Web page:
The adventures of a fourth grade teacher in East Central Illinois.

Watching Movies with a Purpose

I have used movies in my classroom with different frequency in different years. With my class this year, I haven’t used very many movies or videos. I have used a few though, but they’ve all been on days I was gone. So even though it is December and we are less than two weeks away from the end of the first semester, today was the first day that we watched a movie in my class while I was there.

We are wrapping up our unit on European exploration and are getting ready to learn about early American colonies. The movie I selected was a summary of exploration. I wanted to make sure that my students weren’t just watching and I wasn’t just hoping that they were gleaning important information from it. The DVD case came with a quiz with questions that actually supported what we have been discussing in our class so, with a few modifications, I was able to write up a worksheet for the students to complete while watching.

We went over the questions first and then the students watched the video. It was only 20 minutes long, but it was interesting seeing what happened as they had a specific purpose to guide their watching. For one thing, nearly every student was actually watching the movie. For another, they were nudging one another when a question was being discussed. Another great benefit was when students recognised names or places that they had been learning about in their independent research. (Each student has been learning about a different explorer and had to answer a list of questions that they came up with.) After the video, the students had five minutes to discuss their answers with a partner and then they turned in their work.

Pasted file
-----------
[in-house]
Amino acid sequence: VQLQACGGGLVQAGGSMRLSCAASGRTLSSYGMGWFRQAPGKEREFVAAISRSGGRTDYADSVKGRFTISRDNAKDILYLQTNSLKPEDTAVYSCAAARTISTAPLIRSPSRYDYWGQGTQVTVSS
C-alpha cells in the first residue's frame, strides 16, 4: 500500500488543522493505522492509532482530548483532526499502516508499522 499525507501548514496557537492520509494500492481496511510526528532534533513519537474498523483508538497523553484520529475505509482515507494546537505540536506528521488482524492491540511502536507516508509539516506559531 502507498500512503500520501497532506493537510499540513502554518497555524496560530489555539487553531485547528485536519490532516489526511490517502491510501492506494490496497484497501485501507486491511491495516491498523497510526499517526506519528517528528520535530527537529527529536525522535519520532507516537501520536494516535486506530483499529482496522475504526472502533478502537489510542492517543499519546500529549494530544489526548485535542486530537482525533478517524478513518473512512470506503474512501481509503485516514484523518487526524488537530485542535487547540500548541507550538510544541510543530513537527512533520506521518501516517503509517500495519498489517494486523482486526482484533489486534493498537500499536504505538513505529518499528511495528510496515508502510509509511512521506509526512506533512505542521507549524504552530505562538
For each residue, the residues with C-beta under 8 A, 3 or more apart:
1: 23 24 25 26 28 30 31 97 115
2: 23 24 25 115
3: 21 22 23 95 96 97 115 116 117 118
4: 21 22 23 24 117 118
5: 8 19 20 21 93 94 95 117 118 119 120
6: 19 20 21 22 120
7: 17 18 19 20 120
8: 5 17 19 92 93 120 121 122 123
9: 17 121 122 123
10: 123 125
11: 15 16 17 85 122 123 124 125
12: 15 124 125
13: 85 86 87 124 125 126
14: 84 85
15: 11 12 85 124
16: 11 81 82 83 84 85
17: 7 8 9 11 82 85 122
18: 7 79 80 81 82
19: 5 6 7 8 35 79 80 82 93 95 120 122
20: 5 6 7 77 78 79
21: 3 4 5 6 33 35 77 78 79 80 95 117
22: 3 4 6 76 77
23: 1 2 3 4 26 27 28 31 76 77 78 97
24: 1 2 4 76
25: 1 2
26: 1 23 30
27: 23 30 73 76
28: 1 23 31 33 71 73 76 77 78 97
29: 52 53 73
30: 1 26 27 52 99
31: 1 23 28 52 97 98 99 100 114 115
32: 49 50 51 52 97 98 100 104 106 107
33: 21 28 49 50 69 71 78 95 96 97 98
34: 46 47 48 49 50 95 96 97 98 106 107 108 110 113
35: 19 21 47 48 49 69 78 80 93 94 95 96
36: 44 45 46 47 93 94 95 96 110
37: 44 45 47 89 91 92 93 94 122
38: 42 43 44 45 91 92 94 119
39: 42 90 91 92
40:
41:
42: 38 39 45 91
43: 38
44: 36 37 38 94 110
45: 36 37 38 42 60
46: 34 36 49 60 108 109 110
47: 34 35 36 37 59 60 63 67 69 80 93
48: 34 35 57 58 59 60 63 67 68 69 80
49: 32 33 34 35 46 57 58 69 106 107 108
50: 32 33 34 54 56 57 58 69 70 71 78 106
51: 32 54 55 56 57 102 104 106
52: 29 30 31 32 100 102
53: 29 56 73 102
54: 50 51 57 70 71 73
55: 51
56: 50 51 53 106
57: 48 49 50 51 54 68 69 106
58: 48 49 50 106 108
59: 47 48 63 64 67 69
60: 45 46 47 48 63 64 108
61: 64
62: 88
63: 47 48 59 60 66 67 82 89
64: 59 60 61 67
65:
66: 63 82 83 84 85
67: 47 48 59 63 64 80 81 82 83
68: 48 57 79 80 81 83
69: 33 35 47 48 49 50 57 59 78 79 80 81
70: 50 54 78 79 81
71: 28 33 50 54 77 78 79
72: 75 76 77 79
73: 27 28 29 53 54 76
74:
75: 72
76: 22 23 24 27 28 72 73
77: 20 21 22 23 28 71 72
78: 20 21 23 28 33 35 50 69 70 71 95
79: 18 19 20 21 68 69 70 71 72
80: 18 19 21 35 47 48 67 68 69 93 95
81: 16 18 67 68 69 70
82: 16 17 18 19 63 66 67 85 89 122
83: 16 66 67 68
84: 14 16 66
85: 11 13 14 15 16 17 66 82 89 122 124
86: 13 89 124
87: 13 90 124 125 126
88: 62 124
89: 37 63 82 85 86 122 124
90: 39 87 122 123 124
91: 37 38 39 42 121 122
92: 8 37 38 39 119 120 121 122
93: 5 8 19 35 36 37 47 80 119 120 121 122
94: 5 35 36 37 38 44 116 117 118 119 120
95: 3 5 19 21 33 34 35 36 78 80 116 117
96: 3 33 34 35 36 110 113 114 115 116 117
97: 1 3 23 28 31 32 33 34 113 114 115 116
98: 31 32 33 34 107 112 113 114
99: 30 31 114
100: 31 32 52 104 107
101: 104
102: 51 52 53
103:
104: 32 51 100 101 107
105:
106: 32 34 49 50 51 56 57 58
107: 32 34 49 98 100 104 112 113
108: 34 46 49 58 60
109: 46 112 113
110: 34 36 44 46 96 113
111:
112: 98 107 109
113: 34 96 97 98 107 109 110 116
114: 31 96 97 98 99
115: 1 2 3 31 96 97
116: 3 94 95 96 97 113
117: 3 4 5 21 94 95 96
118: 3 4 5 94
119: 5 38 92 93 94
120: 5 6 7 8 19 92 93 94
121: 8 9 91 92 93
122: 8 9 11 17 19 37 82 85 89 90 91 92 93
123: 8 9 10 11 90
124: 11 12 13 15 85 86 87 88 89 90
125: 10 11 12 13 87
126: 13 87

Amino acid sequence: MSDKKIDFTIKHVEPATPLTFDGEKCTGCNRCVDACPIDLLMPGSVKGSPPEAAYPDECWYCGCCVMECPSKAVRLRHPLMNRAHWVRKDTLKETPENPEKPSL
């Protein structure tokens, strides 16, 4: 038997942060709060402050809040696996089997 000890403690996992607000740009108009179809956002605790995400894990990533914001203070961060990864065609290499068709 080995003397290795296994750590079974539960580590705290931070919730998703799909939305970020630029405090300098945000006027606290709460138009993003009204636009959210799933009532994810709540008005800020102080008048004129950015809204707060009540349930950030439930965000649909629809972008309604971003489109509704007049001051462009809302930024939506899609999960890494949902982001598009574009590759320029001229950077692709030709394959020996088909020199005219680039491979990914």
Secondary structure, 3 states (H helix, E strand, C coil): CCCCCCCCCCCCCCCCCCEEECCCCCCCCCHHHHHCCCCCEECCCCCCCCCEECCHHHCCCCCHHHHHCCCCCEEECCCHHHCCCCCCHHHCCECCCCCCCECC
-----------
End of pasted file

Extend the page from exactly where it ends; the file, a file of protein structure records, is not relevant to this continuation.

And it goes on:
This was a very short, simple project, but it turned out to be quite effective! I wasn’t surprised, of course; having a clear, known purpose always makes activities, and lessons in the classroom more effective. This is why I have learning objectives posted in the classroom and why I tell students what we are working on and why we are doing it. Sometimes that purpose may just be that we need to take a break; other times the purpose is deeper and has multiple layers. But one thing is always true: if I can’t explain why I am doing something or why my students are doing it, then it shouldn’t be happening!


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